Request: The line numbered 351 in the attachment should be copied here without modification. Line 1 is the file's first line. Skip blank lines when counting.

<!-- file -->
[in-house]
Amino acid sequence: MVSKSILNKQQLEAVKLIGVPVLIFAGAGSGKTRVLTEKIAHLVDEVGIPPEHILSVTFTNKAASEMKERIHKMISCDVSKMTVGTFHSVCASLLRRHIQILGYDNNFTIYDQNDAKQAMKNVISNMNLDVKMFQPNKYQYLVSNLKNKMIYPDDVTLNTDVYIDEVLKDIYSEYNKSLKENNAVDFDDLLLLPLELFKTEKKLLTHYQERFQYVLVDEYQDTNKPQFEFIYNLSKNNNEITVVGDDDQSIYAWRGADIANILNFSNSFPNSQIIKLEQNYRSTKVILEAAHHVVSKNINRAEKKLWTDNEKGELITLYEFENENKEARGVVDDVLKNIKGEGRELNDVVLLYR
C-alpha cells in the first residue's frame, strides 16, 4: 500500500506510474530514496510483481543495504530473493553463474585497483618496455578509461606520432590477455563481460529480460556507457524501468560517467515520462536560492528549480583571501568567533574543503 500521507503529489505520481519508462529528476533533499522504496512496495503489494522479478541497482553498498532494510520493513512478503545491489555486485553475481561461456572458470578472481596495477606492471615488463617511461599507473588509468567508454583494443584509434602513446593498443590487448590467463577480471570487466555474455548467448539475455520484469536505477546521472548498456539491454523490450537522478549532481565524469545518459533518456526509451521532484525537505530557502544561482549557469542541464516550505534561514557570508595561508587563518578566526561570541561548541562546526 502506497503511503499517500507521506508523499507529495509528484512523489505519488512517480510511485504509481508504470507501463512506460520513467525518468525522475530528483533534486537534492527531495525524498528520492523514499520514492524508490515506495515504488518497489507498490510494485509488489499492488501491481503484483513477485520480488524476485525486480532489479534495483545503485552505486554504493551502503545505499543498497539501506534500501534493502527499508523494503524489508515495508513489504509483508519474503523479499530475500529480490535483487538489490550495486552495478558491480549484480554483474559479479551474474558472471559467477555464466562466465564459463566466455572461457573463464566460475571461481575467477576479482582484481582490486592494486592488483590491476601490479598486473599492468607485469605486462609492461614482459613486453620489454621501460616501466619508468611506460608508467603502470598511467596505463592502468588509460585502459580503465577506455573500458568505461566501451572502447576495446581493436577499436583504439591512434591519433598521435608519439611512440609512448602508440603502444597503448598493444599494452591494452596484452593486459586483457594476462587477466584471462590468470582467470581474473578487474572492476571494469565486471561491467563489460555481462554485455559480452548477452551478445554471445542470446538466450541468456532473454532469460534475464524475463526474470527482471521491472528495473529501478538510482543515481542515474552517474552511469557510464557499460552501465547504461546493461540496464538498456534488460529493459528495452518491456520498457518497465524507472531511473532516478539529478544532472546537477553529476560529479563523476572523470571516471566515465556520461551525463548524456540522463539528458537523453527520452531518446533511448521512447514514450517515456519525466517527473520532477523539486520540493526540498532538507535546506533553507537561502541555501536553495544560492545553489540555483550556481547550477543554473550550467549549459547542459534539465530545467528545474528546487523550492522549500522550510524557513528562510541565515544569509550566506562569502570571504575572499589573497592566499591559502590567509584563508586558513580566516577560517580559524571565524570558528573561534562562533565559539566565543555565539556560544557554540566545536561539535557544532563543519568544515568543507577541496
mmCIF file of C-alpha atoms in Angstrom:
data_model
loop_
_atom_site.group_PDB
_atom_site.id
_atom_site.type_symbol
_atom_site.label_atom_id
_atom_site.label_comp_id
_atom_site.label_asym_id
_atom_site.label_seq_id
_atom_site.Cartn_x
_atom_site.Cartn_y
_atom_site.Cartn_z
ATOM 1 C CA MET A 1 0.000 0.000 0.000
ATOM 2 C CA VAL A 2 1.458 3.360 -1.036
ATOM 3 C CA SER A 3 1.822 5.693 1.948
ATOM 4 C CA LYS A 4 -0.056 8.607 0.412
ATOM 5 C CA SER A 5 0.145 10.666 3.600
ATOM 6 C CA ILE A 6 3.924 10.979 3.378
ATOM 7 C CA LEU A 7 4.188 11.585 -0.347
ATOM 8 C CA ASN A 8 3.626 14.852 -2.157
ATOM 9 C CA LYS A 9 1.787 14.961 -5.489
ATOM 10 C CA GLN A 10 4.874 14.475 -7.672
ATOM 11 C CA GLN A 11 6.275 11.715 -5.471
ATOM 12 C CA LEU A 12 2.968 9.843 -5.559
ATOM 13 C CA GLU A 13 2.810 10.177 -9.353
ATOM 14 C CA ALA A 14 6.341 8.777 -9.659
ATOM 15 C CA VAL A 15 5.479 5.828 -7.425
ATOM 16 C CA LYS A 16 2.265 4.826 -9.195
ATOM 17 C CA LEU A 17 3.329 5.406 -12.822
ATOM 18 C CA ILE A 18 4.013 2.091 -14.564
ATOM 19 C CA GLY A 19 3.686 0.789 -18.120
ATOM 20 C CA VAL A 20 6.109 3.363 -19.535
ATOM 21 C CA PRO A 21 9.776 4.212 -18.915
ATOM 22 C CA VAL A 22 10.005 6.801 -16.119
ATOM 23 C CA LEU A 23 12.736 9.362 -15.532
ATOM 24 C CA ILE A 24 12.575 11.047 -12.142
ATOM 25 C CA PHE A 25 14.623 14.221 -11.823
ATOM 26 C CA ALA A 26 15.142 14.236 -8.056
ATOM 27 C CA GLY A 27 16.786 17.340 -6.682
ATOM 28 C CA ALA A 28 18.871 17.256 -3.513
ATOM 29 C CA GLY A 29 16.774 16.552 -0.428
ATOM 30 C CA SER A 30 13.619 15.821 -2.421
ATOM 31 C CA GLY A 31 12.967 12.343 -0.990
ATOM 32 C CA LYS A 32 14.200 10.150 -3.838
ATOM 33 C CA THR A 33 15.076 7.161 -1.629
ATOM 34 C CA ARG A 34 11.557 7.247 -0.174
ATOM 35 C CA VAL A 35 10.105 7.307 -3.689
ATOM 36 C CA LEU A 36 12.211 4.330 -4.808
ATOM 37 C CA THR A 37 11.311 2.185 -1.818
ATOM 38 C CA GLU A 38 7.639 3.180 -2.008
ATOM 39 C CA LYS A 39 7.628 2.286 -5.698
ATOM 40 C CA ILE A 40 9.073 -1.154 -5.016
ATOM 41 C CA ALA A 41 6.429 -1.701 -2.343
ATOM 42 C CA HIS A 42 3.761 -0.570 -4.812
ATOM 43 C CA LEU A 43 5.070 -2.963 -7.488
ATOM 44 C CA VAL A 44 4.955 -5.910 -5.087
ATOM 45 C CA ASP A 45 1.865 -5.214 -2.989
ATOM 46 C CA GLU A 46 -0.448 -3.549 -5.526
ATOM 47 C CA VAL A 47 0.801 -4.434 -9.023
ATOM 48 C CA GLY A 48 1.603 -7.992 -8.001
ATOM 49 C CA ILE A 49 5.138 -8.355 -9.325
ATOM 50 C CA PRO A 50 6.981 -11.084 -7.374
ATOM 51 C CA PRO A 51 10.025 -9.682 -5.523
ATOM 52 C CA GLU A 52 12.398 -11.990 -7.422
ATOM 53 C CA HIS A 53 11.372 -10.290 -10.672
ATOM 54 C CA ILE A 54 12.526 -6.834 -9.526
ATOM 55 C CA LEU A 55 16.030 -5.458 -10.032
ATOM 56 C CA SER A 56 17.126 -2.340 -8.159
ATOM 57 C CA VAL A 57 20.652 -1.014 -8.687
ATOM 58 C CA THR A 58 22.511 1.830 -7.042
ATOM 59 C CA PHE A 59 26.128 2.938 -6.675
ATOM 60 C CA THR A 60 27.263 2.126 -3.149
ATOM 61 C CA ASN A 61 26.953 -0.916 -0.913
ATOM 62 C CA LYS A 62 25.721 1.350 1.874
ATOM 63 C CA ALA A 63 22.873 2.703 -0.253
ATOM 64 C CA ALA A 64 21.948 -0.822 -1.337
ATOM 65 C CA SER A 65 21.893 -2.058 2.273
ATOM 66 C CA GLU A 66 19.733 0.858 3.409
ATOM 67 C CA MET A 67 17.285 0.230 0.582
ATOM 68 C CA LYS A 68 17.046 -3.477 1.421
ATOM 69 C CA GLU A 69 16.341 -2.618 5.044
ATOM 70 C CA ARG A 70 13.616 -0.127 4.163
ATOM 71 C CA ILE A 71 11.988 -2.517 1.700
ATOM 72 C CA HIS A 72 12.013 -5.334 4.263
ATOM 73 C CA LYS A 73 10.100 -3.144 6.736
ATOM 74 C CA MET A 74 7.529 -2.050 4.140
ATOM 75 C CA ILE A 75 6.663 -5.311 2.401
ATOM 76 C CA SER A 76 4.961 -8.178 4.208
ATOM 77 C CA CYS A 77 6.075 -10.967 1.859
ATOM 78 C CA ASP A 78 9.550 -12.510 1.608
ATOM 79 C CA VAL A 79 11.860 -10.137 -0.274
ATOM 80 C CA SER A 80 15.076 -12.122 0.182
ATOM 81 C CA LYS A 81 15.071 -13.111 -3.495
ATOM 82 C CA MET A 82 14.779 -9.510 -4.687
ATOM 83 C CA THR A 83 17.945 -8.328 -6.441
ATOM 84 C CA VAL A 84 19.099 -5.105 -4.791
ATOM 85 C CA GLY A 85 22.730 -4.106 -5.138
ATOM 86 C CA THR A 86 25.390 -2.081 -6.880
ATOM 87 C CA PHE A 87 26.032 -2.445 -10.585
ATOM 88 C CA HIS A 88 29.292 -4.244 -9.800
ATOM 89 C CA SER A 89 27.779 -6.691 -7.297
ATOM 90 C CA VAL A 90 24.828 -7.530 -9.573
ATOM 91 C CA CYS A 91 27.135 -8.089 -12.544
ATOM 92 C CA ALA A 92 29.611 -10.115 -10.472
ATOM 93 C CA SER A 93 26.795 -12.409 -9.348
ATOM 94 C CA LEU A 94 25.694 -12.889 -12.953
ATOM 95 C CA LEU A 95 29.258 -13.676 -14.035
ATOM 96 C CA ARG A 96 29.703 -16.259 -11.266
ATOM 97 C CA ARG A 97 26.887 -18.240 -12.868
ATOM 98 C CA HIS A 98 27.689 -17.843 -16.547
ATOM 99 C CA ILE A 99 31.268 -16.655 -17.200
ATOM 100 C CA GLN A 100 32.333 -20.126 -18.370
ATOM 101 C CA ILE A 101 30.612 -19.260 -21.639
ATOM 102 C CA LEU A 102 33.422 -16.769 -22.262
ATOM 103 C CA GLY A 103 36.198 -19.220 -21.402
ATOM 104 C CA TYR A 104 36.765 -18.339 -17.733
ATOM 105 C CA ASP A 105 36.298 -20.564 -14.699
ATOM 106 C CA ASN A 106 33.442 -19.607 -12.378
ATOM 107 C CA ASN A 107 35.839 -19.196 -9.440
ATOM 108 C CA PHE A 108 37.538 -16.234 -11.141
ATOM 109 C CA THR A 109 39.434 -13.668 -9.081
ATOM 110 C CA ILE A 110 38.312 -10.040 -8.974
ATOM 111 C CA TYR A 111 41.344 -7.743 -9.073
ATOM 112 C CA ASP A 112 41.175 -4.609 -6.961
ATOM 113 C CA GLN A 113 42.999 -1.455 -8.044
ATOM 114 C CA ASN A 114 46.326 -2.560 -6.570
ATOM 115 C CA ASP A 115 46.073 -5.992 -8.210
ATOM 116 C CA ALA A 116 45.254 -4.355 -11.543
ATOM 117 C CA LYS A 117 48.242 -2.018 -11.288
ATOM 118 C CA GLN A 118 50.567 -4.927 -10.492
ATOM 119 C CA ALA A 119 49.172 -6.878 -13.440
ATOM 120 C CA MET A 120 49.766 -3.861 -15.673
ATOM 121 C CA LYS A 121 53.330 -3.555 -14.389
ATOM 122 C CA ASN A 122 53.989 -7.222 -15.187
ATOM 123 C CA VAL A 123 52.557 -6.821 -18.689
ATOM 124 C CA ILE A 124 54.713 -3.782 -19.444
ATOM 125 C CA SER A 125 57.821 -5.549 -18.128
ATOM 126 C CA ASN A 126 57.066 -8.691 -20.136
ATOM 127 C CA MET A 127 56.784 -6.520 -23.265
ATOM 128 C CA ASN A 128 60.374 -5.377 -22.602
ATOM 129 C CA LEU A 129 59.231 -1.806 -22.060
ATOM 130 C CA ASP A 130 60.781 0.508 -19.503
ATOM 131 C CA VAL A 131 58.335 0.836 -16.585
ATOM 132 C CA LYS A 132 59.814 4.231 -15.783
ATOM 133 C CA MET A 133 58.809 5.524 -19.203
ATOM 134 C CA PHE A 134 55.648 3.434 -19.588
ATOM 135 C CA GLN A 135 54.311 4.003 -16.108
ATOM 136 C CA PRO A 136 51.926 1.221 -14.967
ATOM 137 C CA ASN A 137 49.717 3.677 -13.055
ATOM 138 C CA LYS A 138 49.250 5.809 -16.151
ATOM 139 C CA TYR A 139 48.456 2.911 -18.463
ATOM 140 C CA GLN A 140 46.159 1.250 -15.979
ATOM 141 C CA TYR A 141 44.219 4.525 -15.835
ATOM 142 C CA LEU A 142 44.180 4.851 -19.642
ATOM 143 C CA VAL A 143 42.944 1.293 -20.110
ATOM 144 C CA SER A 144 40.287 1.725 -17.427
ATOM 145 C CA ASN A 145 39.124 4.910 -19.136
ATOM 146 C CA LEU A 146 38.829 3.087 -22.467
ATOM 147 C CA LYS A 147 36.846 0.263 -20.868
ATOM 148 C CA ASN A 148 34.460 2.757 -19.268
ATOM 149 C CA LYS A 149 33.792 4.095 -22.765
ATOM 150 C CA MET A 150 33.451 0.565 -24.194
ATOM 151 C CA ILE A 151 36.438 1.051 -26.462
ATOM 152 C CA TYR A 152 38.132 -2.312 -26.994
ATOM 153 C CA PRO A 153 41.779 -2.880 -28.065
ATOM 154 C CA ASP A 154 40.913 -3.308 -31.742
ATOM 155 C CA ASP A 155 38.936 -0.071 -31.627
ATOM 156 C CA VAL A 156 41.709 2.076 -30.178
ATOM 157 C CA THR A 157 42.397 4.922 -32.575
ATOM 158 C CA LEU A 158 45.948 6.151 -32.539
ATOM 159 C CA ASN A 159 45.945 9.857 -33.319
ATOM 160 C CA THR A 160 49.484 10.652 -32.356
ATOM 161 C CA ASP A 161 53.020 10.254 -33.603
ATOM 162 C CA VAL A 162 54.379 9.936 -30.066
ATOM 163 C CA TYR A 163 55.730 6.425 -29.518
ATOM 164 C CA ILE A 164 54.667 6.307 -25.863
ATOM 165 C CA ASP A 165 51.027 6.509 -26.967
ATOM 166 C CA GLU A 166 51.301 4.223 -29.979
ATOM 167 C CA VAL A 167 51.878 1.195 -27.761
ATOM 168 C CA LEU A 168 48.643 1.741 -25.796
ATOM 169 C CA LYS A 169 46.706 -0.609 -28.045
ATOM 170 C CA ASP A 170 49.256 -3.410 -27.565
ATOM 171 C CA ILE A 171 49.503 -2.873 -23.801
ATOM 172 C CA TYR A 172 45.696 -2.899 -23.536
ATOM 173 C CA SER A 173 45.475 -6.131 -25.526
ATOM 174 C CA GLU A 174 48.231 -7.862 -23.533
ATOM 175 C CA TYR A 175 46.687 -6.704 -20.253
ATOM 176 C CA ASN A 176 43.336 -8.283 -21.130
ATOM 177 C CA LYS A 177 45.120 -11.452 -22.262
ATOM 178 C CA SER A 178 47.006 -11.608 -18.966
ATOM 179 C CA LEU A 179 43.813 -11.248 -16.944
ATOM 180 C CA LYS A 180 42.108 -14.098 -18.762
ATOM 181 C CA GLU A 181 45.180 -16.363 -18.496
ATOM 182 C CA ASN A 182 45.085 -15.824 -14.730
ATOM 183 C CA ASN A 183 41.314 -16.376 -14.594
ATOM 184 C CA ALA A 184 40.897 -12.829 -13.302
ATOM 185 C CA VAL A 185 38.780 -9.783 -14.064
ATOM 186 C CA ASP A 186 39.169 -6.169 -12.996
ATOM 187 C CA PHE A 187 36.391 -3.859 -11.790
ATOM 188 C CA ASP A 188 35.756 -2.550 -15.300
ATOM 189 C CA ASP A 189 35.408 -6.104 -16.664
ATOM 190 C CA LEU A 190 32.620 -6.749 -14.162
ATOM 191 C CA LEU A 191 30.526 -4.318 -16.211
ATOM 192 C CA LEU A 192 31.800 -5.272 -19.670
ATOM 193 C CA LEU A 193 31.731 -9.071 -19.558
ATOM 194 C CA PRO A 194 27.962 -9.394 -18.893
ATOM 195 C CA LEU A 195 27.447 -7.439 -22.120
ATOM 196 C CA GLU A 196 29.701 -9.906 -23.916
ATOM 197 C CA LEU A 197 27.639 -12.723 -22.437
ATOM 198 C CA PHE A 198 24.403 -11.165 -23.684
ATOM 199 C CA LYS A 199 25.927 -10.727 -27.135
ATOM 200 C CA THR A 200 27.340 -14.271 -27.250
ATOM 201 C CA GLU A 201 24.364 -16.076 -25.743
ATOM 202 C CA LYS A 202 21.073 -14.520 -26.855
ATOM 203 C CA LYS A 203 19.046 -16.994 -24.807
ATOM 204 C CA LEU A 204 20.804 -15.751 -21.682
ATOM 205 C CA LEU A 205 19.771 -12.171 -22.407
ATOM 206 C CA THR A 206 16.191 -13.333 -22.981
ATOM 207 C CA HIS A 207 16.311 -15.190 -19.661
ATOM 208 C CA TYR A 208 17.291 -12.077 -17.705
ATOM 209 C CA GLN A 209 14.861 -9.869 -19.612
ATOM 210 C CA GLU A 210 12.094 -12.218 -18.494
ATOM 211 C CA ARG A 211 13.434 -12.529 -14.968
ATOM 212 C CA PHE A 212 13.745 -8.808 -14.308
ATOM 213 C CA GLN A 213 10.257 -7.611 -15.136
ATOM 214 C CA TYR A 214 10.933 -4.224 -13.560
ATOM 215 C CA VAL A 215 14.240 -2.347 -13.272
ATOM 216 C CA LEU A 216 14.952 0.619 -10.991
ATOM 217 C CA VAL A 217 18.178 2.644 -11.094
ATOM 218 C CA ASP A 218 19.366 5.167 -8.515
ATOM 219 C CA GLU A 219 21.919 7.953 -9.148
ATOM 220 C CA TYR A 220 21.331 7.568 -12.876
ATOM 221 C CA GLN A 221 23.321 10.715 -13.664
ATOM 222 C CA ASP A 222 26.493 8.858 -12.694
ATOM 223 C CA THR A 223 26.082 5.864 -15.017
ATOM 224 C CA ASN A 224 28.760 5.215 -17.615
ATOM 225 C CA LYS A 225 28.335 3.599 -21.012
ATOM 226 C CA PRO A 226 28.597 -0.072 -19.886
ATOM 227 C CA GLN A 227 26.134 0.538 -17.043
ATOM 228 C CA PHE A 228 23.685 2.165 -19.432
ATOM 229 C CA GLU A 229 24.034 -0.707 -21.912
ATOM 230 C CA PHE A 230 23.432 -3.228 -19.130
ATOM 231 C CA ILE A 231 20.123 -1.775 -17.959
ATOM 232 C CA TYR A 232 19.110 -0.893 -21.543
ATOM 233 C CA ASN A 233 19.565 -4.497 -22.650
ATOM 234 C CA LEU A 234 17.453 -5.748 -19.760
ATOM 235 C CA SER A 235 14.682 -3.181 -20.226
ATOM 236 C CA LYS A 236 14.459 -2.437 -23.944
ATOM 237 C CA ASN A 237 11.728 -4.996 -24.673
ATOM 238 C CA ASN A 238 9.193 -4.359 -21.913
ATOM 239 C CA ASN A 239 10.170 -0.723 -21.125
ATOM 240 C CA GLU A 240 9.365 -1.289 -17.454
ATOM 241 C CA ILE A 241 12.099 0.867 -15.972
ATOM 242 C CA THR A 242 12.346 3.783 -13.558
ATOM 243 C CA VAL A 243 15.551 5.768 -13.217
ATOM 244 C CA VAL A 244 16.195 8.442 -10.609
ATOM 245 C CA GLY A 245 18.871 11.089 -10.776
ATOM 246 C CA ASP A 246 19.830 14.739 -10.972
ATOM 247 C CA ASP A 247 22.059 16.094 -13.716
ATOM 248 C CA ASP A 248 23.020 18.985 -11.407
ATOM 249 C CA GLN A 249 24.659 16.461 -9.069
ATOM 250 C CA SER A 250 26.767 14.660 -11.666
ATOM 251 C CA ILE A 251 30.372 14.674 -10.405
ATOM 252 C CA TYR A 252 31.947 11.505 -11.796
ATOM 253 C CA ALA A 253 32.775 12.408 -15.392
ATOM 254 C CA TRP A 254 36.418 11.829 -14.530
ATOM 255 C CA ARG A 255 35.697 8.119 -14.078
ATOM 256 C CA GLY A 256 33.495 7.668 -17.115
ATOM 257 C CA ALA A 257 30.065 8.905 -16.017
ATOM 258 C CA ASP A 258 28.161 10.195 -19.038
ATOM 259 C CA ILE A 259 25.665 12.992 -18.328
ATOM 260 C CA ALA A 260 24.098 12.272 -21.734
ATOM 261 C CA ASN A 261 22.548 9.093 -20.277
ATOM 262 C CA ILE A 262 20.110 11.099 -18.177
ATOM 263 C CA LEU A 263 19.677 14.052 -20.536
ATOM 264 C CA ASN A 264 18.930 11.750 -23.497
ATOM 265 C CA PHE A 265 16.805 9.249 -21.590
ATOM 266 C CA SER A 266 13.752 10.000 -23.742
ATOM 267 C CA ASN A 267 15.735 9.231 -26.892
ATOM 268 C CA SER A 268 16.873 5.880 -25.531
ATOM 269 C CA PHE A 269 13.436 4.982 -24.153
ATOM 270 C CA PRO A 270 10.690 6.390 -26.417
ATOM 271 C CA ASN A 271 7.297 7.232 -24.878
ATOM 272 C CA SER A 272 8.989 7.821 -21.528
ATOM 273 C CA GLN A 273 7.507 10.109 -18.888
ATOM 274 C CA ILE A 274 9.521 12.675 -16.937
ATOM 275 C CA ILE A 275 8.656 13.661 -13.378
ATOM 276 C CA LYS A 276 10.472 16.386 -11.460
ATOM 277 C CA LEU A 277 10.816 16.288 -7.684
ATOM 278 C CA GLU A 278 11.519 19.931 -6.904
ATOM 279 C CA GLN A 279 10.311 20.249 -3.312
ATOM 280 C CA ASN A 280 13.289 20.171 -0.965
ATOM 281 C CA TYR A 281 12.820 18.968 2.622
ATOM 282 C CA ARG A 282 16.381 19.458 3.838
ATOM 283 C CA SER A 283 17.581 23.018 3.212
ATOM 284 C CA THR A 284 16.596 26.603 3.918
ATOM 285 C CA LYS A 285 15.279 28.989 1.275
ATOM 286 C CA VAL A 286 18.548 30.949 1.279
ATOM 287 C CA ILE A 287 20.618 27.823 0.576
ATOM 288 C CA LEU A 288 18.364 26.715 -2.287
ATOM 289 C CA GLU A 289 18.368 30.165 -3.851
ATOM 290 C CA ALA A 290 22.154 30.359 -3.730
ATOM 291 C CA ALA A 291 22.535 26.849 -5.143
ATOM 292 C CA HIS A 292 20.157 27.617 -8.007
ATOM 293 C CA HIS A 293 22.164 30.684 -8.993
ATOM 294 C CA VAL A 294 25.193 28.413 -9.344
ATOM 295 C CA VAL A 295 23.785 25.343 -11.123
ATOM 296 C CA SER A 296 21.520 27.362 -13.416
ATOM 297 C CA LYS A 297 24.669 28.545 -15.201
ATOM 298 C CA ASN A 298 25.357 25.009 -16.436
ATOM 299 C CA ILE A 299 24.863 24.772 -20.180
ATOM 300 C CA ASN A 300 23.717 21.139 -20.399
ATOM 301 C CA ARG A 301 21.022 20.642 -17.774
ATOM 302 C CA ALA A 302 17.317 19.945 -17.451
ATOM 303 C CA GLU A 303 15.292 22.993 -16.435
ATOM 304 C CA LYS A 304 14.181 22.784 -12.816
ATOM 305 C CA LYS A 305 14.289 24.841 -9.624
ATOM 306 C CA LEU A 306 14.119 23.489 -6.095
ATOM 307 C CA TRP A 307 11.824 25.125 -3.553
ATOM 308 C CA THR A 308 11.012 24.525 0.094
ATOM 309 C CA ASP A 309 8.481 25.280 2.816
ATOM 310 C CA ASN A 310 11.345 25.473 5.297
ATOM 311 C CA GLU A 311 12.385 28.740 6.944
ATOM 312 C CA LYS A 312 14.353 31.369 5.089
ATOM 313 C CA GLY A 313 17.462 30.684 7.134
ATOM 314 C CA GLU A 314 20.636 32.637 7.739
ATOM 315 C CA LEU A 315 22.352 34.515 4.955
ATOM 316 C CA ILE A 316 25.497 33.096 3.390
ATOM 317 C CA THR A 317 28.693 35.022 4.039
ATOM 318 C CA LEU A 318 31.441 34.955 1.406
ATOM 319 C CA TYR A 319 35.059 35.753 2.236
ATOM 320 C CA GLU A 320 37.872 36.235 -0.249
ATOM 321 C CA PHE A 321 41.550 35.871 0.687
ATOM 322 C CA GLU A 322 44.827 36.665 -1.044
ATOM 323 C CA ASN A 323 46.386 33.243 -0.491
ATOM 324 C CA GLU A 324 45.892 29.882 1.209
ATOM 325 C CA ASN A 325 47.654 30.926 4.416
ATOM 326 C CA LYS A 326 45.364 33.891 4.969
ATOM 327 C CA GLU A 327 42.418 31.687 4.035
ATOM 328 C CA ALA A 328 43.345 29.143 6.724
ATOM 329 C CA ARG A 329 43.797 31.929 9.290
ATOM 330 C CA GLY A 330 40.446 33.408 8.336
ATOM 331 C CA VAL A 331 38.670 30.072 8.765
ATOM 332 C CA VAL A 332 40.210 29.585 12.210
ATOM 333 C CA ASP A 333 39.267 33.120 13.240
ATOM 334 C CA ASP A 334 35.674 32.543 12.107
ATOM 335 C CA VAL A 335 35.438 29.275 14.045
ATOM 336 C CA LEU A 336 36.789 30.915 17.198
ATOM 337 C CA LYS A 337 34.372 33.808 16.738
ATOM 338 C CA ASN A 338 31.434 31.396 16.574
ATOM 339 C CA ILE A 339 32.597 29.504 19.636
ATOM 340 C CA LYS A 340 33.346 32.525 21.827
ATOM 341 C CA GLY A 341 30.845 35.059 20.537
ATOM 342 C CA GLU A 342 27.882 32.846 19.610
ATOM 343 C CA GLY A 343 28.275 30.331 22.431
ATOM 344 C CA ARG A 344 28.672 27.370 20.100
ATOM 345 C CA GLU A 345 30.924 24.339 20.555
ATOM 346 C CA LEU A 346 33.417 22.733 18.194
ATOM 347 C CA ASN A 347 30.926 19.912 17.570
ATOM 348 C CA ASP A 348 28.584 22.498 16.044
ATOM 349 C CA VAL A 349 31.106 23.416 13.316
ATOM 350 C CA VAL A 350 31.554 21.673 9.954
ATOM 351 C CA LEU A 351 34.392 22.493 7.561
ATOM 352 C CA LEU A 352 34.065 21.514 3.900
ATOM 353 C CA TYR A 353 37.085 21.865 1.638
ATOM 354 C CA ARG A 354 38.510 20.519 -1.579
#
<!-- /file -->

ATOM 335 C CA VAL A 335 35.438 29.275 14.045